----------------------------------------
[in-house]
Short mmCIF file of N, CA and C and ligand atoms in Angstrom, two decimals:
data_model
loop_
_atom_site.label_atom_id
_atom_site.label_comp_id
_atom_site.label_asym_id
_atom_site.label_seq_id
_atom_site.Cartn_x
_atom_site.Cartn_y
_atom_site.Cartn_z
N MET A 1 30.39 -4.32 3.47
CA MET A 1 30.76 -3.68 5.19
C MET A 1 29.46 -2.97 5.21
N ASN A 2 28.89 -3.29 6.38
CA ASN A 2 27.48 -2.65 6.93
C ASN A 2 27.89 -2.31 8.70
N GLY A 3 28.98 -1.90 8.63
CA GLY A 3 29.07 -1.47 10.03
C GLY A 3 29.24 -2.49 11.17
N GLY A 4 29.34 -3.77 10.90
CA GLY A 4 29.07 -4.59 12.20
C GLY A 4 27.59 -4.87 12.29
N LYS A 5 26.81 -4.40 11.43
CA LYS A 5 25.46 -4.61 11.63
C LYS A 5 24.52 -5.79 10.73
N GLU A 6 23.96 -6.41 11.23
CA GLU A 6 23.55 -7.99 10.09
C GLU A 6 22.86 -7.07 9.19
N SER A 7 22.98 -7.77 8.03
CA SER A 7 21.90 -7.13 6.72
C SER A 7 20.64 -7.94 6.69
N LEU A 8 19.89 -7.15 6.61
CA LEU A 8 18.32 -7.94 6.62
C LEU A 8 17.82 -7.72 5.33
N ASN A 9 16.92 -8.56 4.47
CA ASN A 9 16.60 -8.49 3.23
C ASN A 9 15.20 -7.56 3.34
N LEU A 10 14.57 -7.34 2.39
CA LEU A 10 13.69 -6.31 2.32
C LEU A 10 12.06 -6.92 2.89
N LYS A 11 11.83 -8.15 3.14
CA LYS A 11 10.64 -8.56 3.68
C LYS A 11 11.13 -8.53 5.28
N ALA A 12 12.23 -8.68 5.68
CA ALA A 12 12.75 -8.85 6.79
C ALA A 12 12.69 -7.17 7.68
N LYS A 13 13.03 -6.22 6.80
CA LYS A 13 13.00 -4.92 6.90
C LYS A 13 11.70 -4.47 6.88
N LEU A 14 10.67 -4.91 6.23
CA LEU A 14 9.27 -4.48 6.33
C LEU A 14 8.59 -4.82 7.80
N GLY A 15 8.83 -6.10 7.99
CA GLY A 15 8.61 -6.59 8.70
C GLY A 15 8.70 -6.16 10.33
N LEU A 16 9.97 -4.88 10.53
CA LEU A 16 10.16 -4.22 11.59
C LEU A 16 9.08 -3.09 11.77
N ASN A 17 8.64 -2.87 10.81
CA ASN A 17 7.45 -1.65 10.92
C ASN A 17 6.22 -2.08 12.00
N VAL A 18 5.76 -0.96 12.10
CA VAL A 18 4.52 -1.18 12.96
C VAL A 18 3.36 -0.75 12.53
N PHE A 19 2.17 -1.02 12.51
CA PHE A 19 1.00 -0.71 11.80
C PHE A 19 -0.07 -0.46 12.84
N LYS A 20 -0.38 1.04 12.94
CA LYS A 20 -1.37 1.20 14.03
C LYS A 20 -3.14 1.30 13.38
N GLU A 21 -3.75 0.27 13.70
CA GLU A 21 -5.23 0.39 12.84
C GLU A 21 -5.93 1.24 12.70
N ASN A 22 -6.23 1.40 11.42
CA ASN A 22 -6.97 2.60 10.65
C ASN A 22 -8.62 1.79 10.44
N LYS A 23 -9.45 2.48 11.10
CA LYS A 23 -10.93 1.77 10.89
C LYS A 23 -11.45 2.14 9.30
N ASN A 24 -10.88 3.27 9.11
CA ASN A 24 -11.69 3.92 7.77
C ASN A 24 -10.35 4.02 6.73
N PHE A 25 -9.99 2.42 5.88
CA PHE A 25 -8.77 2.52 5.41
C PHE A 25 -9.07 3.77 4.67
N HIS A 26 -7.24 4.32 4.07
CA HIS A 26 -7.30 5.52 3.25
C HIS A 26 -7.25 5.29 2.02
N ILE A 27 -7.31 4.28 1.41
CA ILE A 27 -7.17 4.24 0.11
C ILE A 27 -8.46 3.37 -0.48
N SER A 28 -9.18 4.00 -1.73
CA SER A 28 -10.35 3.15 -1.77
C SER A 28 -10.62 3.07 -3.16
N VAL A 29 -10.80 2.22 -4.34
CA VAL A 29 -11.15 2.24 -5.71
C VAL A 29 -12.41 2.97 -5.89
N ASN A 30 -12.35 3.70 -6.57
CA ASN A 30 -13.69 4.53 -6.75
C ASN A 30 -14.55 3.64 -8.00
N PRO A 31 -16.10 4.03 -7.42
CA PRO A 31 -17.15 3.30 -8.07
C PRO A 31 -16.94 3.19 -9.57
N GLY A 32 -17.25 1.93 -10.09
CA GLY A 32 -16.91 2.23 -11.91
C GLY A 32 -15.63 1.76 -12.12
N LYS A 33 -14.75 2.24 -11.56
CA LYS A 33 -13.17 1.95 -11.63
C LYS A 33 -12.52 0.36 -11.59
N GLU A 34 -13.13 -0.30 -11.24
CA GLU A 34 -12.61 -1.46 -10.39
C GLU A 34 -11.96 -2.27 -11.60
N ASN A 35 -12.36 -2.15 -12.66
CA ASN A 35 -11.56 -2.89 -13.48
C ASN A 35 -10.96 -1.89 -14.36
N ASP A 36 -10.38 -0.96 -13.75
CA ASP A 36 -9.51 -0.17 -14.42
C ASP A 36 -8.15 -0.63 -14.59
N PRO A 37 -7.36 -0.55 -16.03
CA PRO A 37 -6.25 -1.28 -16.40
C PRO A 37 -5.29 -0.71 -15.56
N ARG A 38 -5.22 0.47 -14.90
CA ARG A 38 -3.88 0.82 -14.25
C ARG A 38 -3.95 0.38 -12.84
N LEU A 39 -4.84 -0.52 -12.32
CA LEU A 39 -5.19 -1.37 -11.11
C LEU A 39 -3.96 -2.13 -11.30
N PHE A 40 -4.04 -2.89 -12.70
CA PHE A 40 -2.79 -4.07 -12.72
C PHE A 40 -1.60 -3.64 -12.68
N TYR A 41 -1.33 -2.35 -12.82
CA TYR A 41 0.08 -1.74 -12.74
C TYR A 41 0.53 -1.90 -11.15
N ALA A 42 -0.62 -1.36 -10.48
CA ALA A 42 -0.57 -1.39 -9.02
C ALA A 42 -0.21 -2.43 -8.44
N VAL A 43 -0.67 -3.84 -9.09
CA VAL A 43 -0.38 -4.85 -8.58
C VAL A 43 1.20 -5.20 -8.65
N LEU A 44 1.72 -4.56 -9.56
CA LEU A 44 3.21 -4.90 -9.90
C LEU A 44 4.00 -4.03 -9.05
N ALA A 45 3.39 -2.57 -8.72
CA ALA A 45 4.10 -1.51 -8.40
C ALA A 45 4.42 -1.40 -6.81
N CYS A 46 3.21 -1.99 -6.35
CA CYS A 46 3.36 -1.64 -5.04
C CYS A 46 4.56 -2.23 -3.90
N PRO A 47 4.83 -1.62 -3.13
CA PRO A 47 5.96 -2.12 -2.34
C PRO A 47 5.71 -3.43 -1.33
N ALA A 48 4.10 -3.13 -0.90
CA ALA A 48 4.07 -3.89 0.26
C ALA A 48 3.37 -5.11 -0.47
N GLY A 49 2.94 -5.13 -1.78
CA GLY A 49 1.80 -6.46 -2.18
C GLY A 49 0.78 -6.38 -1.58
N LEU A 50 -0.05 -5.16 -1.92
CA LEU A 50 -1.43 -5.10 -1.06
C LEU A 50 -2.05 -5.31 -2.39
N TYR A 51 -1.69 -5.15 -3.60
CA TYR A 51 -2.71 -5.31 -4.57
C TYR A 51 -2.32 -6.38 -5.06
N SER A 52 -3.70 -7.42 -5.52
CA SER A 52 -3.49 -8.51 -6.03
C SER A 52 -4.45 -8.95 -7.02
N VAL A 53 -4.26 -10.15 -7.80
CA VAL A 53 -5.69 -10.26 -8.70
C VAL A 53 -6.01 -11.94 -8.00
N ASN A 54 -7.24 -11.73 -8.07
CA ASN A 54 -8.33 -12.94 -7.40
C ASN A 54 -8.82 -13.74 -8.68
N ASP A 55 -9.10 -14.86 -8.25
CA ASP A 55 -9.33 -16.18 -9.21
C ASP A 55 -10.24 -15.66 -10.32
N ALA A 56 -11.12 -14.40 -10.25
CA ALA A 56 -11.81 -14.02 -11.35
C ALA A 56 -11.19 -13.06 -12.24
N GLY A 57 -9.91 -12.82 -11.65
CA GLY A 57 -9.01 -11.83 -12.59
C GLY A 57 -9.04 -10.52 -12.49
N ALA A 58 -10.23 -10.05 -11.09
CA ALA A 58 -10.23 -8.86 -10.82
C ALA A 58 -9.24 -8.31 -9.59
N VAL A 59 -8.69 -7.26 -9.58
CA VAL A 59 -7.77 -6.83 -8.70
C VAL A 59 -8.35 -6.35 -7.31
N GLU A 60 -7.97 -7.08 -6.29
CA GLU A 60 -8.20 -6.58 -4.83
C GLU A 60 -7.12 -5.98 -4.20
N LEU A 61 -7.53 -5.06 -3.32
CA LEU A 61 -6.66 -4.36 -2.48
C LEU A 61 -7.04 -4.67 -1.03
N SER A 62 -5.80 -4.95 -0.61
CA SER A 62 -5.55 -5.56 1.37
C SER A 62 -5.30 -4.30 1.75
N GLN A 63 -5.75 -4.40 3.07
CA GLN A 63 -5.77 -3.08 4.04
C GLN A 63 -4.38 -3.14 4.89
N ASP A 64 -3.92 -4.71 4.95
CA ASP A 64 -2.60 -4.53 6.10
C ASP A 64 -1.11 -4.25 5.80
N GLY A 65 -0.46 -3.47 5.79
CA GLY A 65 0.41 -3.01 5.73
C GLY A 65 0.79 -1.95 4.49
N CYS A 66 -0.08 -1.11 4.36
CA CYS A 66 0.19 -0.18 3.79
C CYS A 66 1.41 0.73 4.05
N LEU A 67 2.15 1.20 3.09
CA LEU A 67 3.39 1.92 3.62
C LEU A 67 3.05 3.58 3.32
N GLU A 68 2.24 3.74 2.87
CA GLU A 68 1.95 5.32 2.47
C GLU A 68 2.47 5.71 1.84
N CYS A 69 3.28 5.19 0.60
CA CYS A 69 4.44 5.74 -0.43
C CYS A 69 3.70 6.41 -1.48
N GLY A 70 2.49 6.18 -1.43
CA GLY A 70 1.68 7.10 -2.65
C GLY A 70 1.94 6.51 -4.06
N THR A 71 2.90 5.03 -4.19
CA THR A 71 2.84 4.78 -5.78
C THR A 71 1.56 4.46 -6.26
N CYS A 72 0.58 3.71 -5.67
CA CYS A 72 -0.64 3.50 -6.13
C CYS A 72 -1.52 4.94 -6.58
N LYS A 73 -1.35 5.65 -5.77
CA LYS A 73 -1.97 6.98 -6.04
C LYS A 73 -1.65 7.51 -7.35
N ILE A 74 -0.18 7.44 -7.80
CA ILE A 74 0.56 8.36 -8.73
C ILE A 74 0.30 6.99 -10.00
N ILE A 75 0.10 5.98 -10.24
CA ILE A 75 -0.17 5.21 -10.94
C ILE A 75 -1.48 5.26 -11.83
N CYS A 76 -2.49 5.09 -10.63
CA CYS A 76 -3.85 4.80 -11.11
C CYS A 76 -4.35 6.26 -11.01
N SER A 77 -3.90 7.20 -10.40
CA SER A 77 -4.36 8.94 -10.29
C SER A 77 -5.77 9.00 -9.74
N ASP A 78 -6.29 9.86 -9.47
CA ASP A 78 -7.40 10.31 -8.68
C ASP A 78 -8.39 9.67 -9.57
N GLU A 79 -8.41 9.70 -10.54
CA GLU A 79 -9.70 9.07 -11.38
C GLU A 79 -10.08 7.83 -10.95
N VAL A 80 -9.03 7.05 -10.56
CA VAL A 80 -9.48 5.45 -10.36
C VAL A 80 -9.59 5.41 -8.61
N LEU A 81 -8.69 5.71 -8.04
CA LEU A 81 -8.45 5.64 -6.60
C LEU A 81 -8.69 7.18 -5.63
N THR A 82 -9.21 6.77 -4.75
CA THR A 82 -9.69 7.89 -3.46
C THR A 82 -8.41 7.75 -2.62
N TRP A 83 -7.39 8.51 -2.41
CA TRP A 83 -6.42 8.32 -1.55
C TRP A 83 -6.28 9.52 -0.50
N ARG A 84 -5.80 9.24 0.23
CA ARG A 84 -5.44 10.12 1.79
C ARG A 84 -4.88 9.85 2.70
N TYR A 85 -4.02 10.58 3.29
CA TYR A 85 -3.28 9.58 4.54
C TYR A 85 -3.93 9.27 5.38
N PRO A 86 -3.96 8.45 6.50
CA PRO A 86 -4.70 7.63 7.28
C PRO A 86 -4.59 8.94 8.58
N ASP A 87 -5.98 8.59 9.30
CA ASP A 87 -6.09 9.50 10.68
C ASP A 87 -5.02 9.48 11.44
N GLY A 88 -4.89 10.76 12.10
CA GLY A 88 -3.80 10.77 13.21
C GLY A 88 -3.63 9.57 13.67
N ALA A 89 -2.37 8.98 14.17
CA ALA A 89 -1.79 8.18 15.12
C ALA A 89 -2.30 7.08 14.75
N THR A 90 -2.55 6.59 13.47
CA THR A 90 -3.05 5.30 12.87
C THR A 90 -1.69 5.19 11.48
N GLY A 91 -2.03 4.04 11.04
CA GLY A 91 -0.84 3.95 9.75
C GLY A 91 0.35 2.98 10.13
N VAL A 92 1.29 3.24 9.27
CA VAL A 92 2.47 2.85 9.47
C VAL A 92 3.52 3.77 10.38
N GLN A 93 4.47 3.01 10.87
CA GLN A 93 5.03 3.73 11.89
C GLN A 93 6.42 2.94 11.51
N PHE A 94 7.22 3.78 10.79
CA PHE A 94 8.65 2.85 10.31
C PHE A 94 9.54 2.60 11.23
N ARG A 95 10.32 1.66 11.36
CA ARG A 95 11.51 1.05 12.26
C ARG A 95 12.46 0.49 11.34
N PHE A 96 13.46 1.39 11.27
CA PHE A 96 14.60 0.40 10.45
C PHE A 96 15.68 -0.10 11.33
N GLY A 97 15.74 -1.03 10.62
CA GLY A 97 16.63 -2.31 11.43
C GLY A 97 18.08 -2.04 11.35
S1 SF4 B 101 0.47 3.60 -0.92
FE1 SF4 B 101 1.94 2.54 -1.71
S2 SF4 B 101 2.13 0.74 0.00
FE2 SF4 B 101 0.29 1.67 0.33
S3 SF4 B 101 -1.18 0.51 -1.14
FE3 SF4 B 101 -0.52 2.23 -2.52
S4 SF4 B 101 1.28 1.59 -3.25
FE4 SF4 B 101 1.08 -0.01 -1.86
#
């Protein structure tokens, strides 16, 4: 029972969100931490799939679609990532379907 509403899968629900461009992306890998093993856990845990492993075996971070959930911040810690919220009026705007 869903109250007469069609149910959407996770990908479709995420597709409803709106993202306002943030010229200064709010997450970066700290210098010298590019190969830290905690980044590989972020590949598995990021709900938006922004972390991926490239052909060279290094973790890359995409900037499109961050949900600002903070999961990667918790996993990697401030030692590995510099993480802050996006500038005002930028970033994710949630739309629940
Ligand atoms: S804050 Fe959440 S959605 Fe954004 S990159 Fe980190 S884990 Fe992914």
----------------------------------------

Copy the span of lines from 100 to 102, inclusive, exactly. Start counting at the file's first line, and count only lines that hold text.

CA ASN A 30 -13.69 4.53 -6.75
C ASN A 30 -14.55 3.64 -8.00
N PRO A 31 -16.10 4.03 -7.42